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Some say that necessity is the mother of invention. As the sun falls out of the sky during a hungry summer night, I could think of no other famous quote to capture my spirits as I was dropped off at the front doors to the local grocery store to search for sustenance for my crew. With inspiration waning as my energy dipped, I was in search for an epiphany along the perimeter of the produce section when I came across the in season citrus selection and saw the vibrant green of limes.


What to pair with the tartness of the lime? I have always wondered how it would pair with a top shelf favorite of mine, chipotles in adobo. This Latin-inspired wonder hits so many of the culinary boxes; spicy, smoky, acidic all in one, it is magic in a can. Chicken thighs were the sale choice du jour that I noticed when entering the store so this was a natural choice for the protein. The addition of a little brown sugar rounds out the bitterness while allowing for a deeper caramelization during cooking. And what this produced was an inexpensive, quick dish worthy of any inventor.


A few after the fire critiques: the need to add water is optional but suggested. I like the way the adobo sauce became shiny and tacky like a good Chinese take out dish when adding the water. It also ensures that the clean up of the cast iron won’t take forever (you’re welcome). This can also lean into an Asian direction by adding any Asian inspired condiments (i.e.- soy sauce and honey roasted peanuts). Have fun.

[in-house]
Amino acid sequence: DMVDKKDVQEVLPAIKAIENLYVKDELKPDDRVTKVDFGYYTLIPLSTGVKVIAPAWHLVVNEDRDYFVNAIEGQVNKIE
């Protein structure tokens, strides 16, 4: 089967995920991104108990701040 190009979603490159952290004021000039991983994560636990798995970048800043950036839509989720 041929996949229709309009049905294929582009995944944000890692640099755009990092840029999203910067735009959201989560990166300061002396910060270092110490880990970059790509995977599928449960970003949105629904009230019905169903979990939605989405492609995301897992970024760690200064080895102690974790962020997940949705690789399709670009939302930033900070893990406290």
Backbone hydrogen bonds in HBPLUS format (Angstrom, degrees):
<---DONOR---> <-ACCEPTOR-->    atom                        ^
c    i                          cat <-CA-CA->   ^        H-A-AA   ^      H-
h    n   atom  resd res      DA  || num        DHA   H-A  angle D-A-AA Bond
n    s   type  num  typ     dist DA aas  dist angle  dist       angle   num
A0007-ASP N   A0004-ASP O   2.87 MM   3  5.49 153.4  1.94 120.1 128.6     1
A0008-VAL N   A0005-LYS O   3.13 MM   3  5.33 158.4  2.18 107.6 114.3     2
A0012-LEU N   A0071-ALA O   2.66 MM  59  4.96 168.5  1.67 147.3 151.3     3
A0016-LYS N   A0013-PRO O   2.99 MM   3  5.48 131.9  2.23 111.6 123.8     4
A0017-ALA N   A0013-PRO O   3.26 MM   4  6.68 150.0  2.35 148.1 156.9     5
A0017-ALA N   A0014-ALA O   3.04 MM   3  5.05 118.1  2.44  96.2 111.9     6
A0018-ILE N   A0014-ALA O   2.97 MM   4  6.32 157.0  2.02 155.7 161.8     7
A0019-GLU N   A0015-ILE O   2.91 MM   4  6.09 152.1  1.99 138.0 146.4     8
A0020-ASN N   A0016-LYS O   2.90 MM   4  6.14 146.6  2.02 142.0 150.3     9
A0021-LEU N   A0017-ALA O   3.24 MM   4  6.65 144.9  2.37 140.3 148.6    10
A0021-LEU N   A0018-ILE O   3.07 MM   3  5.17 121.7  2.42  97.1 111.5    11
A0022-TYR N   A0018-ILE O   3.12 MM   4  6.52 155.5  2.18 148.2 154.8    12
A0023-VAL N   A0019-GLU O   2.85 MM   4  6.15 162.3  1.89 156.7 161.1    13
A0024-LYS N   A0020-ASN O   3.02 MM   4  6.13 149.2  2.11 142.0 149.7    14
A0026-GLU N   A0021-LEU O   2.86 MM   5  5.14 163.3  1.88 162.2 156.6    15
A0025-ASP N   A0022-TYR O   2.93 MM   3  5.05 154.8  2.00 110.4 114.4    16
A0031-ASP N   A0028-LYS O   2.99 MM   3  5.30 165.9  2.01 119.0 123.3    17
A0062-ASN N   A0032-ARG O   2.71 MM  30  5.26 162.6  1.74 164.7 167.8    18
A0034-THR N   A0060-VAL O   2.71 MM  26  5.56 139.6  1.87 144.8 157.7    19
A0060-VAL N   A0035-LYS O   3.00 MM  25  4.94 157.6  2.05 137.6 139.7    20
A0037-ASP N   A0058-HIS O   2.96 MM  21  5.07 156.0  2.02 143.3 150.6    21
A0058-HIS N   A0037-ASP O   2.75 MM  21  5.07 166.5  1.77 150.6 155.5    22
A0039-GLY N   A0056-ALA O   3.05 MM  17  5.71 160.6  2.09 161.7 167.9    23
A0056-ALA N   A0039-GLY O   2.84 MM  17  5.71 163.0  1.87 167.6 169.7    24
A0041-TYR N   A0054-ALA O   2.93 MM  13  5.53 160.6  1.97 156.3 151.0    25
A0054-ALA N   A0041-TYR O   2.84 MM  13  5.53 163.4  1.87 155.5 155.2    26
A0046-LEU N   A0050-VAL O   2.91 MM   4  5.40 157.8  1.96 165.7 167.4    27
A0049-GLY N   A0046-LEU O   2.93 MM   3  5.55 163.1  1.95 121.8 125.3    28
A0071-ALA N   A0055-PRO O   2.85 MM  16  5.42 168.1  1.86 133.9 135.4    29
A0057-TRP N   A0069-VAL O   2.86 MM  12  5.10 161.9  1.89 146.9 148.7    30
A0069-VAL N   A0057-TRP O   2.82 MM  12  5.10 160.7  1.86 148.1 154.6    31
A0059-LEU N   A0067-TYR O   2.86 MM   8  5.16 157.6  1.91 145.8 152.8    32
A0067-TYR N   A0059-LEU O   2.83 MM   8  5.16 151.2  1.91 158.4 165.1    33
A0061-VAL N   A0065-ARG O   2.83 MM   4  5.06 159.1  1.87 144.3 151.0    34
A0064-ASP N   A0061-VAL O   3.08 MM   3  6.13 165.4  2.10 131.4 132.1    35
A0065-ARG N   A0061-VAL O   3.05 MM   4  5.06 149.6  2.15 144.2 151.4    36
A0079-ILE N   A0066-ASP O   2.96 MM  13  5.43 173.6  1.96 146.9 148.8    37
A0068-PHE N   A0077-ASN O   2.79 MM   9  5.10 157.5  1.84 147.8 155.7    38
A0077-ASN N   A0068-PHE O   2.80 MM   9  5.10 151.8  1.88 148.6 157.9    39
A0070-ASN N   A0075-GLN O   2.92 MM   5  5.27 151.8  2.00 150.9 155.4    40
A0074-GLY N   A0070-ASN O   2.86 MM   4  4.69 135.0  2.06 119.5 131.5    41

Chicken Thighs (2-3 Lbs., boneless, skinless)

Chipotles in Adobo (1 can)

Cilantro (1 bunch, chopped)

Lime (zested and juiced)

Brown Sugar (1 Tbsp.)

Neutral Oil (1 Tbsp.)




Cast Iron Pan, 10 or 12” pan


Fine Mesh Sieve

Large Bowl






Place the chipotles in adobo in the blender and blend until it resembles a sauce, 30 seconds. Place the sieve over the bowl and pour in the adobo sauce. Using a large spoon, push the contents into the bowl ensuring to scrap the underside of the sieve leaving only the solids behind. Zest then juice the lime while also adding the brown sugar into the adobo sauce and mix to combine. Place the chicken into the adobo sauce and marinate in the fridge ensuring to toss 15 minutes in. Remove the chicken from the fridge and season with salt and pepper.


Meanwhile, preheat the cast iron pan over medium-high heat on the stovetop. Place a cup of water near the pan and reserve. Cook the chicken in batches ensuring not to crowd the pan, 4-5 minutes, or until the chicken releases from the pan. Use the remaining adobo sauce and brush to apply additional coats to the chicken while cooking. The water should be used whenever the sauce begins to burn by adding 1 Tbsp. at a time. Flip the chicken over and cook an additional 3-5 minutes or until cooked through (165F) and coated on all sides. Remove and let stand for 5 minutes before serving. Top with cilantro and indulge.

        Magic in a can

        Magic in a can